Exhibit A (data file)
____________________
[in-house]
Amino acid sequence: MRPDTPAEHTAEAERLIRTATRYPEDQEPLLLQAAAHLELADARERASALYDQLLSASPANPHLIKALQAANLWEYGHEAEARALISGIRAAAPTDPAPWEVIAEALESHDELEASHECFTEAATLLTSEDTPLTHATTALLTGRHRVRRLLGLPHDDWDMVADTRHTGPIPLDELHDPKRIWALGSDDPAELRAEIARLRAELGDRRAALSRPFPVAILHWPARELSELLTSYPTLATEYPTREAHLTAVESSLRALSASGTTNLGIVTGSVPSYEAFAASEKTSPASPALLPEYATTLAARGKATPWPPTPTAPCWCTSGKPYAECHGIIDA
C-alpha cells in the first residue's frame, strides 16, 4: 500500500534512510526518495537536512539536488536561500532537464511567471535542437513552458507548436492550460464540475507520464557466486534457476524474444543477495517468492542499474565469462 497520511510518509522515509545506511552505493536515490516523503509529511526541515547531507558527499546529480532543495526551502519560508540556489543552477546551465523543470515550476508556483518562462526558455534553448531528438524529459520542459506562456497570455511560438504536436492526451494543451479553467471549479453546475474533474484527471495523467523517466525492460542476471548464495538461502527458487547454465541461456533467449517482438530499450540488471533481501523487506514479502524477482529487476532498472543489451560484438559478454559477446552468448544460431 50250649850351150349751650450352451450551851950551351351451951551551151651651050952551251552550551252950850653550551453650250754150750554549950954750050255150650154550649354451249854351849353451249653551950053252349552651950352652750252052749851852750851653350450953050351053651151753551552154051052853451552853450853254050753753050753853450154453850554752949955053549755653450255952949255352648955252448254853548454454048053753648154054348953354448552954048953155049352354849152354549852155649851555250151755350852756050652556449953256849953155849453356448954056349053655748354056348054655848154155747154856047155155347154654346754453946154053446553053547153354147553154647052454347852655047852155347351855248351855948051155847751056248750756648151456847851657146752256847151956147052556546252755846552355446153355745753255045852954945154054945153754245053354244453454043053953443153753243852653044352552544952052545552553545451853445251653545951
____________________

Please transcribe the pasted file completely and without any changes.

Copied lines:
[in-house]
Amino acid sequence: MRPDTPAEHTAEAERLIRTATRYPEDQEPLLLQAAAHLELADARERASALYDQLLSASPANPHLIKALQAANLWEYGHEAEARALISGIRAAAPTDPAPWEVIAEALESHDELEASHECFTEAATLLTSEDTPLTHATTALLTGRHRVRRLLGLPHDDWDMVADTRHTGPIPLDELHDPKRIWALGSDDPAELRAEIARLRAELGDRRAALSRPFPVAILHWPARELSELLTSYPTLATEYPTREAHLTAVESSLRALSASGTTNLGIVTGSVPSYEAFAASEKTSPASPALLPEYATTLAARGKATPWPPTPTAPCWCTSGKPYAECHGIIDA
C-alpha cells in the first residue's frame, strides 16, 4: 500500500534512510526518495537536512539536488536561500532537464511567471535542437513552458507548436492550460464540475507520464557466486534457476524474444543477495517468492542499474565469462 497520511510518509522515509545506511552505493536515490516523503509529511526541515547531507558527499546529480532543495526551502519560508540556489543552477546551465523543470515550476508556483518562462526558455534553448531528438524529459520542459506562456497570455511560438504536436492526451494543451479553467471549479453546475474533474484527471495523467523517466525492460542476471548464495538461502527458487547454465541461456533467449517482438530499450540488471533481501523487506514479502524477482529487476532498472543489451560484438559478454559477446552468448544460431 50250649850351150349751650450352451450551851950551351351451951551551151651651050952551251552550551252950850653550551453650250754150750554549950954750050255150650154550649354451249854351849353451249653551950053252349552651950352652750252052749851852750851653350450953050351053651151753551552154051052853451552853450853254050753753050753853450154453850554752949955053549755653450255952949255352648955252448254853548454454048053753648154054348953354448552954048953155049352354849152354549852155649851555250151755350852756050652556449953256849953155849453356448954056349053655748354056348054655848154155747154856047155155347154654346754453946154053446553053547153354147553154647052454347852655047852155347351855248351855948051155847751056248750756648151456847851657146752256847151956147052556546252755846552355446153355745753255045852954945154054945153754245053354244453454043053953443153753243852653044352552544952052545552553545451853445251653545951